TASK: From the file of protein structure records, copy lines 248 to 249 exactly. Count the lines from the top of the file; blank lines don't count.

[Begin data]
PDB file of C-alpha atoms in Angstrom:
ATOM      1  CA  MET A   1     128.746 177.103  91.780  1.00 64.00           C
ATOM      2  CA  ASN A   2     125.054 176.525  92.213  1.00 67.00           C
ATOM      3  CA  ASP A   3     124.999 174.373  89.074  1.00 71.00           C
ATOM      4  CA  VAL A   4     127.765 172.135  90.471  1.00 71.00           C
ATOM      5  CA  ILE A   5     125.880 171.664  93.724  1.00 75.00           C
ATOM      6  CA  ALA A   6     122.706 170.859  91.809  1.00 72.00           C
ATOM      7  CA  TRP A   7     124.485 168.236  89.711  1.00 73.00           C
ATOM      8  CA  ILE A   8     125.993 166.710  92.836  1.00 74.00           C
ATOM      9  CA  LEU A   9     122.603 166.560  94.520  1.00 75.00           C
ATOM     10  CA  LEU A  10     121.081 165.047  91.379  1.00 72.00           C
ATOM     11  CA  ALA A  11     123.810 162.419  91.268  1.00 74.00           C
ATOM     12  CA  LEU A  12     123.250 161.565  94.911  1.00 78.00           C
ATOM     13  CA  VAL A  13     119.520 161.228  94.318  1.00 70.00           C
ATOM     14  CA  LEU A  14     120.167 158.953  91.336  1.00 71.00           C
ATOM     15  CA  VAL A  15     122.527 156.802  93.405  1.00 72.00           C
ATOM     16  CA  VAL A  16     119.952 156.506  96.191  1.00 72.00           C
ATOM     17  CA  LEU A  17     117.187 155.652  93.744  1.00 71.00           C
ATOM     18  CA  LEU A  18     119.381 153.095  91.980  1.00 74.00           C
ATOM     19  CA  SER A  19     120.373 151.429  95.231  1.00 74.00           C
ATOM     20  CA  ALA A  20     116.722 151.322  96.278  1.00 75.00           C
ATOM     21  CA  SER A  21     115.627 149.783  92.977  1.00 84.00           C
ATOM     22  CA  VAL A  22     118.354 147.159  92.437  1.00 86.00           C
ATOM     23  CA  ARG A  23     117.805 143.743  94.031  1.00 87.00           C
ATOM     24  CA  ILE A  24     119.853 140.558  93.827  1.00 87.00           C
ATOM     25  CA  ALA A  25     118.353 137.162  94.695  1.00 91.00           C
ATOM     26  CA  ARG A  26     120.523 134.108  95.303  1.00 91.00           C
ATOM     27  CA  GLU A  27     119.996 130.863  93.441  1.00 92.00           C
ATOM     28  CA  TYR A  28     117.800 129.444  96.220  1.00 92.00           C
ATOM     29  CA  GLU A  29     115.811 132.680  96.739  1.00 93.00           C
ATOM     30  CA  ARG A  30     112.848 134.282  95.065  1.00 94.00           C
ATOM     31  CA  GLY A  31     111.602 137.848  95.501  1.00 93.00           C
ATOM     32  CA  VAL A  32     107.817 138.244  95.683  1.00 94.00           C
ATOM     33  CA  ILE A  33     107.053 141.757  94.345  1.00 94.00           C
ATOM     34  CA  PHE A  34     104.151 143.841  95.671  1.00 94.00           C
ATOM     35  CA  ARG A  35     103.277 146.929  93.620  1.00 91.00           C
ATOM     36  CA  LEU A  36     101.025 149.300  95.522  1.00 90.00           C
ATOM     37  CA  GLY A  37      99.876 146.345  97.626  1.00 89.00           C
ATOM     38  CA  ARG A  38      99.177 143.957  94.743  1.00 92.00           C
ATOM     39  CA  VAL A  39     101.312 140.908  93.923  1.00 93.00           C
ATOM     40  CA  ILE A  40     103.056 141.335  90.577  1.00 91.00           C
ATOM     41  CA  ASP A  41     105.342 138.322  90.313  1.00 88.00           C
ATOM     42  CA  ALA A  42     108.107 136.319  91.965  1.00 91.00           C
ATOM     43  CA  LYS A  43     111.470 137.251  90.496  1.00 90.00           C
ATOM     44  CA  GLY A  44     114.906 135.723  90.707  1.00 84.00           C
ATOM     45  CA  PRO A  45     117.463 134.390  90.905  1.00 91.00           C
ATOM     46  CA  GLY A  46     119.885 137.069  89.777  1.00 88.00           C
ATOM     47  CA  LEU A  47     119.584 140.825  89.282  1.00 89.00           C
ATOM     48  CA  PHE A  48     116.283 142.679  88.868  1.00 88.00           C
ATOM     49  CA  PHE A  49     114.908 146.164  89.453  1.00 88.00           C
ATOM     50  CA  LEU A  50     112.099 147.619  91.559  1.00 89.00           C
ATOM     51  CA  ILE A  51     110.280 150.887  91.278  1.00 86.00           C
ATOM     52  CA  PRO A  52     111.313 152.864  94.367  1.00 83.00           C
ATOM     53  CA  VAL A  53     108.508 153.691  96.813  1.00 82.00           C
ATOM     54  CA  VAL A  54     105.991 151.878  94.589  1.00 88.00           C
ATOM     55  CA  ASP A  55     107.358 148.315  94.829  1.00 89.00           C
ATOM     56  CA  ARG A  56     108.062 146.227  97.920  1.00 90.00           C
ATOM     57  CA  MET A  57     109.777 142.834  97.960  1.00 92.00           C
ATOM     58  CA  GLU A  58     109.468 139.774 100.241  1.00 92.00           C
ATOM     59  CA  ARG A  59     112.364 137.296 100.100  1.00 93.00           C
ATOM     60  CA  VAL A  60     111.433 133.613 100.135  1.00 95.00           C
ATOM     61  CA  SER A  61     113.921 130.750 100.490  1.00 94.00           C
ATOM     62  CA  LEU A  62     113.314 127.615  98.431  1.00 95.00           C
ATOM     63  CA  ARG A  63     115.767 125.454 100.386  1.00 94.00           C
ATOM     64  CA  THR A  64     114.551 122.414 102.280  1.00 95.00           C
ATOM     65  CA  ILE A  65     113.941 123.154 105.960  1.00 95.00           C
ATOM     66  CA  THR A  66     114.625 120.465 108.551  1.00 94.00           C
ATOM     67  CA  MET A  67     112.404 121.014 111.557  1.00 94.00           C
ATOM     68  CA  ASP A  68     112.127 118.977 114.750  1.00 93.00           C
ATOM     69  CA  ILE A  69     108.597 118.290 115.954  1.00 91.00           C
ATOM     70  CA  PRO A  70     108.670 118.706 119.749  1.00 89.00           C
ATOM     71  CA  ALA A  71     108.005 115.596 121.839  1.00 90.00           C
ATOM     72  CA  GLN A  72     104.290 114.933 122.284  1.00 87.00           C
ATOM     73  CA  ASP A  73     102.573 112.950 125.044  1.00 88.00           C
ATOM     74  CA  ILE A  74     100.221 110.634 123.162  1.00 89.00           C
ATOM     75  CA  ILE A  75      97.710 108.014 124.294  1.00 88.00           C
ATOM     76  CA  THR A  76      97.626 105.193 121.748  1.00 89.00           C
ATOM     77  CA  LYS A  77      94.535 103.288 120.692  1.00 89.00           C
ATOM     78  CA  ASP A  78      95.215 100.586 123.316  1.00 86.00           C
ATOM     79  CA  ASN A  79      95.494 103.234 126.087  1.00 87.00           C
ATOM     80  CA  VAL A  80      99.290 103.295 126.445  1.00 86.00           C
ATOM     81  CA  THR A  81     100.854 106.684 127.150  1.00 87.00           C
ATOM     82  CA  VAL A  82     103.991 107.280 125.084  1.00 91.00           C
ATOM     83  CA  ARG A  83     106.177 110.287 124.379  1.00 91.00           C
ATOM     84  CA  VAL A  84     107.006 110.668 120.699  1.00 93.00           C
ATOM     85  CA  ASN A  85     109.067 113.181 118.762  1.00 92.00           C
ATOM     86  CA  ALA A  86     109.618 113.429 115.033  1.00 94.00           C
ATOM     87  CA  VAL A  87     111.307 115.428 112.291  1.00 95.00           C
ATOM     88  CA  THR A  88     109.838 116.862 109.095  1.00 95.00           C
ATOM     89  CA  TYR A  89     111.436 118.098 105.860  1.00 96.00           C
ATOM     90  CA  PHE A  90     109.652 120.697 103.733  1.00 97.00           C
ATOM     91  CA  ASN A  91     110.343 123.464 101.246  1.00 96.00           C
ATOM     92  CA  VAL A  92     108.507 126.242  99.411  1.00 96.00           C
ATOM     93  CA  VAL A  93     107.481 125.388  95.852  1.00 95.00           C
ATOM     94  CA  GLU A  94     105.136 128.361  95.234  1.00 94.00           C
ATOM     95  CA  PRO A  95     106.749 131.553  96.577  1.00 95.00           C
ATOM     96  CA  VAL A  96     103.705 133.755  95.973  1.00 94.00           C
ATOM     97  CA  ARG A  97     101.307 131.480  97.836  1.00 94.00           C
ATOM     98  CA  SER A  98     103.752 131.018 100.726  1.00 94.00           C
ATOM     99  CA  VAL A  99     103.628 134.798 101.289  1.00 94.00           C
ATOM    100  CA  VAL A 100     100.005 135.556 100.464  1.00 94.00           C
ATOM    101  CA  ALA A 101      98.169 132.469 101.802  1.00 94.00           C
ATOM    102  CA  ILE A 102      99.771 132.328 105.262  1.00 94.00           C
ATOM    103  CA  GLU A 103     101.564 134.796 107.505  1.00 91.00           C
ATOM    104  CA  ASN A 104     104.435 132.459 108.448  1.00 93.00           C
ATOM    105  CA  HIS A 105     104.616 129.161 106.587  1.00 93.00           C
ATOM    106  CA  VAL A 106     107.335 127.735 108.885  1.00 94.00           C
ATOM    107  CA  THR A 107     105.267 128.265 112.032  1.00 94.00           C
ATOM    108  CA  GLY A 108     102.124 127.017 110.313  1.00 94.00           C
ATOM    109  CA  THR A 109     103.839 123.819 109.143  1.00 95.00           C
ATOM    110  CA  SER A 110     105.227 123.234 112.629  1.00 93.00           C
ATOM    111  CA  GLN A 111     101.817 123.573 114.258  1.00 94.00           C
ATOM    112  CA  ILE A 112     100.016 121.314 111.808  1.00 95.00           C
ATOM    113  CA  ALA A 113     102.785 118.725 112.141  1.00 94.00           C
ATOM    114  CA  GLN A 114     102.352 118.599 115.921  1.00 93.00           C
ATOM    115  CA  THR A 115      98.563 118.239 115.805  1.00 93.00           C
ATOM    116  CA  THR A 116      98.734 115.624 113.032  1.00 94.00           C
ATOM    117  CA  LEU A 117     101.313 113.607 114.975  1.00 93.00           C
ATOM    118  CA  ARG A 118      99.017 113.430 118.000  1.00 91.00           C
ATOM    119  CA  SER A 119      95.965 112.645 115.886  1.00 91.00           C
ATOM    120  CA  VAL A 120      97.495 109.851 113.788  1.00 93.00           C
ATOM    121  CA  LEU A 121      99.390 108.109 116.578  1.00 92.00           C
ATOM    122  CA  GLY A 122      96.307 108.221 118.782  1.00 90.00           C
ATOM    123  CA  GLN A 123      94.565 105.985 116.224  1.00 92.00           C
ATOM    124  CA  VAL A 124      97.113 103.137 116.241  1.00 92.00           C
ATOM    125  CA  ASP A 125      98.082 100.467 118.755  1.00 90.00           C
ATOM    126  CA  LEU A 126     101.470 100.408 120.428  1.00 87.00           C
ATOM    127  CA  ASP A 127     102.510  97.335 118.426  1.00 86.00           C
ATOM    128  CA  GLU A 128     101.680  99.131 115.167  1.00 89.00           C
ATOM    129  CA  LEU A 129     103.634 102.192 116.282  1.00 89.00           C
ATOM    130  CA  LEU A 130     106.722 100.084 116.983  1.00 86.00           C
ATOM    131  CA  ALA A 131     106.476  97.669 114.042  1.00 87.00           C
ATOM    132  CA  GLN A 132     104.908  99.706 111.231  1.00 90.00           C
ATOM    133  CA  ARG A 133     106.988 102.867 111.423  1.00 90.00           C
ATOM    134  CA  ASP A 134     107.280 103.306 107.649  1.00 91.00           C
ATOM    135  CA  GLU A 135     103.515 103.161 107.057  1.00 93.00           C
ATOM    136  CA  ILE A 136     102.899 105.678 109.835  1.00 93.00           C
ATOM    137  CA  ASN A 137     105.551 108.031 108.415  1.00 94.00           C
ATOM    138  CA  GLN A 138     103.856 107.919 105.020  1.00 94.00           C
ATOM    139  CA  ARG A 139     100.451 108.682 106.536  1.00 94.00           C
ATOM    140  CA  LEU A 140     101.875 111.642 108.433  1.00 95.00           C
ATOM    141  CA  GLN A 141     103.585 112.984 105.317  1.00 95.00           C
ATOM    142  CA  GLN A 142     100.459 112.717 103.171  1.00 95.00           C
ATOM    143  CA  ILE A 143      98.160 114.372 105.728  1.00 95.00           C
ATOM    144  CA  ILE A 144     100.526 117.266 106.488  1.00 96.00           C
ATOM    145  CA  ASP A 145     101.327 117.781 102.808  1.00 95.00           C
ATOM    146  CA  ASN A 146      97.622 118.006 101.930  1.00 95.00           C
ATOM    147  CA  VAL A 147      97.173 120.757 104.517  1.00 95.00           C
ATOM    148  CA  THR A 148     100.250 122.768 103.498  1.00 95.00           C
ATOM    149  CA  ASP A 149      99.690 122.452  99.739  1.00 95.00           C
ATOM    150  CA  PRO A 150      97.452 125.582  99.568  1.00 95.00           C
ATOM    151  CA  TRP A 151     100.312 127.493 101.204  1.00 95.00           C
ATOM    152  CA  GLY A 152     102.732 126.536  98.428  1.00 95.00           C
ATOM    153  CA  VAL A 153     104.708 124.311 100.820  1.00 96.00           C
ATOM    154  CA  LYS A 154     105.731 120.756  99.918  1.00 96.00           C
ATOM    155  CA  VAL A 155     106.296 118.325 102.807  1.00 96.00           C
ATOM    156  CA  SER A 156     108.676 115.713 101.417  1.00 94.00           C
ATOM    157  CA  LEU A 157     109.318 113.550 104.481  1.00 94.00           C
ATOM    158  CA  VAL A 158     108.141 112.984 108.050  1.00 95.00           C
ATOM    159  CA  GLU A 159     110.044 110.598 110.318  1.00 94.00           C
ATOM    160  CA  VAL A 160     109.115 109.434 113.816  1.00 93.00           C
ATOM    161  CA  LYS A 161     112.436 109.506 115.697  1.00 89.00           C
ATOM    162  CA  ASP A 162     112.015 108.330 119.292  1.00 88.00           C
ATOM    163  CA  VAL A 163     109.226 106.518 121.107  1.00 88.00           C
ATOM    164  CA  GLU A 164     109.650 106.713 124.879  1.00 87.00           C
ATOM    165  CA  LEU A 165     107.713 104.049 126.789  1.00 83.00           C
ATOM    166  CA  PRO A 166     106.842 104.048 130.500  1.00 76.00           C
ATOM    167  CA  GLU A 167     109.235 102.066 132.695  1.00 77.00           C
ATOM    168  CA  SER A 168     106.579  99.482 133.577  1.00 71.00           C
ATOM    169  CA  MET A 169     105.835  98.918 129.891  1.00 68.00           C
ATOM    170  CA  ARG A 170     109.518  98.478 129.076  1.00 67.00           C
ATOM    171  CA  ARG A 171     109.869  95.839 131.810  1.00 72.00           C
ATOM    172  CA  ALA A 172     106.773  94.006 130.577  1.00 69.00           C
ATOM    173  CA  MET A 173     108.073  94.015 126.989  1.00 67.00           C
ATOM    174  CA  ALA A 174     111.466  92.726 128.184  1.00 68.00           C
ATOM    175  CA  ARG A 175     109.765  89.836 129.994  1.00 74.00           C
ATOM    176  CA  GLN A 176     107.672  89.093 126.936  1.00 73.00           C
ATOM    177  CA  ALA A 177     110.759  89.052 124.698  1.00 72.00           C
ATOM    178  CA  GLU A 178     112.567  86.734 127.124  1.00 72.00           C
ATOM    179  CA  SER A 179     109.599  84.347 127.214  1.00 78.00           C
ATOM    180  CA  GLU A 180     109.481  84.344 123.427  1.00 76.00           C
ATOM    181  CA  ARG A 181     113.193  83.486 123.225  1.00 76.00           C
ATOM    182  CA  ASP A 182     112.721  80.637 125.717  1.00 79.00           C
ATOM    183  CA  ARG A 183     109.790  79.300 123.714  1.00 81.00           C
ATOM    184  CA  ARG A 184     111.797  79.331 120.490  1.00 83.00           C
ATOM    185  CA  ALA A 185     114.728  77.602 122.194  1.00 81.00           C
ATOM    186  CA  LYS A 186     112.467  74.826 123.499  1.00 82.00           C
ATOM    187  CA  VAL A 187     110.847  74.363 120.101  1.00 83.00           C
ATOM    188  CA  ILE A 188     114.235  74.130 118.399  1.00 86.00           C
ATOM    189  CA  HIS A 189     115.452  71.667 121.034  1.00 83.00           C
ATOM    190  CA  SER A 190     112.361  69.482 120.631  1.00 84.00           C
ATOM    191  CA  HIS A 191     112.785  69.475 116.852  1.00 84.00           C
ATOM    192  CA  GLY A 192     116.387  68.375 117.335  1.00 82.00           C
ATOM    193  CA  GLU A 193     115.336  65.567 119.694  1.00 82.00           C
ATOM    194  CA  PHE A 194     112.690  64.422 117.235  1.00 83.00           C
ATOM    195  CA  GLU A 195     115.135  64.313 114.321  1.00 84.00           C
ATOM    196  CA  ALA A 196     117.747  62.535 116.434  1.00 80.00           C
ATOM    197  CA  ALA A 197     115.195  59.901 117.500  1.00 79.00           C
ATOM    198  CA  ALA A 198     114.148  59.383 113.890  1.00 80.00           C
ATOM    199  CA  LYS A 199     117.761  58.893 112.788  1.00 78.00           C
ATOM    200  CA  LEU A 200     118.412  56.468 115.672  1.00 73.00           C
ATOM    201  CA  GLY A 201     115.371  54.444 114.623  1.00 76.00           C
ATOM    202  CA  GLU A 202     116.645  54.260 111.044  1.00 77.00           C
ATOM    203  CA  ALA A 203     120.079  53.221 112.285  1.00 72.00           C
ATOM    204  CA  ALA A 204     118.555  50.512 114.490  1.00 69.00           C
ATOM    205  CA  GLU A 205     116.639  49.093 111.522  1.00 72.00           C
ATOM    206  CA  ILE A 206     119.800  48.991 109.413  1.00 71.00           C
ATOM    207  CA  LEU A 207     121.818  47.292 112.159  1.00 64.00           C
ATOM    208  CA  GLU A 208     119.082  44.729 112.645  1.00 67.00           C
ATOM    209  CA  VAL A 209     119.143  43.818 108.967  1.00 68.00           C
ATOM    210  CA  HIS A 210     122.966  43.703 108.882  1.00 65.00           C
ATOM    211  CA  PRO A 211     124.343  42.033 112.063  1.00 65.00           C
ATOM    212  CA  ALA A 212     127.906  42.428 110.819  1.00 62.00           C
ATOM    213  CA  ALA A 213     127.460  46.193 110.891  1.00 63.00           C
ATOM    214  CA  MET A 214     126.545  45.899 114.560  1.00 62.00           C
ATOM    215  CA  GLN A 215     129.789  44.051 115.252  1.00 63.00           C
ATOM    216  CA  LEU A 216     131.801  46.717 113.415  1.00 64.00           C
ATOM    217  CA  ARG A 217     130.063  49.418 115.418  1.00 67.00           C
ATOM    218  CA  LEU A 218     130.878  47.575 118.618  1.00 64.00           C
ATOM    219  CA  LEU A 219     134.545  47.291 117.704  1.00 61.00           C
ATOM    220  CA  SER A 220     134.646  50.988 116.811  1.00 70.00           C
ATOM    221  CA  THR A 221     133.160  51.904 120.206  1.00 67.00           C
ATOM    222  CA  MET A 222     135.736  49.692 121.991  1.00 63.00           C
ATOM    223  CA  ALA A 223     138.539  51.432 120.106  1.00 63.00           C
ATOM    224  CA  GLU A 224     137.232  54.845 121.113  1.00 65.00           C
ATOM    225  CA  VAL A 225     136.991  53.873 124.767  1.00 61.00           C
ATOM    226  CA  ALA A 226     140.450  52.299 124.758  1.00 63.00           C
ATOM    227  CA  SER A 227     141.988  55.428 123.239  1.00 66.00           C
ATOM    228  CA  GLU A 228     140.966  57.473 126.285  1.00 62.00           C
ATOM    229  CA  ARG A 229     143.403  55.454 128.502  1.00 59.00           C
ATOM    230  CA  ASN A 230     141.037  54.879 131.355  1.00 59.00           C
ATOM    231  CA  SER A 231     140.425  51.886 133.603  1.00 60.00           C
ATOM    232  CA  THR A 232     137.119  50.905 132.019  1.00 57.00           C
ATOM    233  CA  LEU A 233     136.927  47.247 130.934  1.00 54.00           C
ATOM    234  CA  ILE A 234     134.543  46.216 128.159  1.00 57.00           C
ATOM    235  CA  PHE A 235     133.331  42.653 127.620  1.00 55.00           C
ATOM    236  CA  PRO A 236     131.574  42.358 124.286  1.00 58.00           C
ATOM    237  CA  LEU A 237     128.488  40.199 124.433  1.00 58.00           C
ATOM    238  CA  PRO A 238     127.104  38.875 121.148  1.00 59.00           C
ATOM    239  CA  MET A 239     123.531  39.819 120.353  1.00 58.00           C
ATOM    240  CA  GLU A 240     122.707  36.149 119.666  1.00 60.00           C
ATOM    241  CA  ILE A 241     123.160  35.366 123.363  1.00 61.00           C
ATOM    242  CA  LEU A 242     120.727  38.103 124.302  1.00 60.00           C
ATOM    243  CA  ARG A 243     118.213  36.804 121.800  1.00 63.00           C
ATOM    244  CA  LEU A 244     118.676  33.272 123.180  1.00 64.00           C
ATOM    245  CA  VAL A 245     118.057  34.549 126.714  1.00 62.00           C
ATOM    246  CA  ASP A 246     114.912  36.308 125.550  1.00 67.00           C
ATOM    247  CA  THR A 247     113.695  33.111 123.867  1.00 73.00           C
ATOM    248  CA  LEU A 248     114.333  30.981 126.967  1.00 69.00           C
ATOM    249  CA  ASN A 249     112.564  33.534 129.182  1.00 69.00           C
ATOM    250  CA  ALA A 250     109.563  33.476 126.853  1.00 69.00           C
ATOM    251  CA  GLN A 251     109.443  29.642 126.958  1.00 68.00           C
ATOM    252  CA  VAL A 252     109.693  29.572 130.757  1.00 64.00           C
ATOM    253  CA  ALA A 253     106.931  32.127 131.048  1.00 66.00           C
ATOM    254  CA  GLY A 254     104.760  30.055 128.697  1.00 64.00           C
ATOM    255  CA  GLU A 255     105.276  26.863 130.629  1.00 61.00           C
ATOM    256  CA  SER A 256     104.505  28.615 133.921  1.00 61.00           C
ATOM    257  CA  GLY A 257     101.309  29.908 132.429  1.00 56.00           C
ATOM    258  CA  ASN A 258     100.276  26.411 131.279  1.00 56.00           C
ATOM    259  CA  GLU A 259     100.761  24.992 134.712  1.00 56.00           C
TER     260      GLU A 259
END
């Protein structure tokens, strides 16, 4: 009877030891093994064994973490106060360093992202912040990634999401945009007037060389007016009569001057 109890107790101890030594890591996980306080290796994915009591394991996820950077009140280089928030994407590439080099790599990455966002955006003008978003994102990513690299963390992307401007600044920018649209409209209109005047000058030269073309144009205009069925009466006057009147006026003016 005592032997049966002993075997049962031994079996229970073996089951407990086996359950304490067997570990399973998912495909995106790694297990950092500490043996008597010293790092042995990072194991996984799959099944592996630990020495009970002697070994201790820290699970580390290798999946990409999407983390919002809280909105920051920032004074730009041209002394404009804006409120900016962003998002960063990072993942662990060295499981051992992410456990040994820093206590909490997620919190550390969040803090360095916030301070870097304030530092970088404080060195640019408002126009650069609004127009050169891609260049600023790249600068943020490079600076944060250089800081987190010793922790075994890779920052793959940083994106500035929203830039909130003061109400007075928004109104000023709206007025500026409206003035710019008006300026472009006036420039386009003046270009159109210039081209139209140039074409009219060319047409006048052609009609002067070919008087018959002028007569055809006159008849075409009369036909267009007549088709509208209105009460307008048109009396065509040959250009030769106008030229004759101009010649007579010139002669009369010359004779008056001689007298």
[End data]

ATOM    247  CA  THR A 247     113.695  33.111 123.867  1.00 73.00           C
ATOM    248  CA  LEU A 248     114.333  30.981 126.967  1.00 69.00           C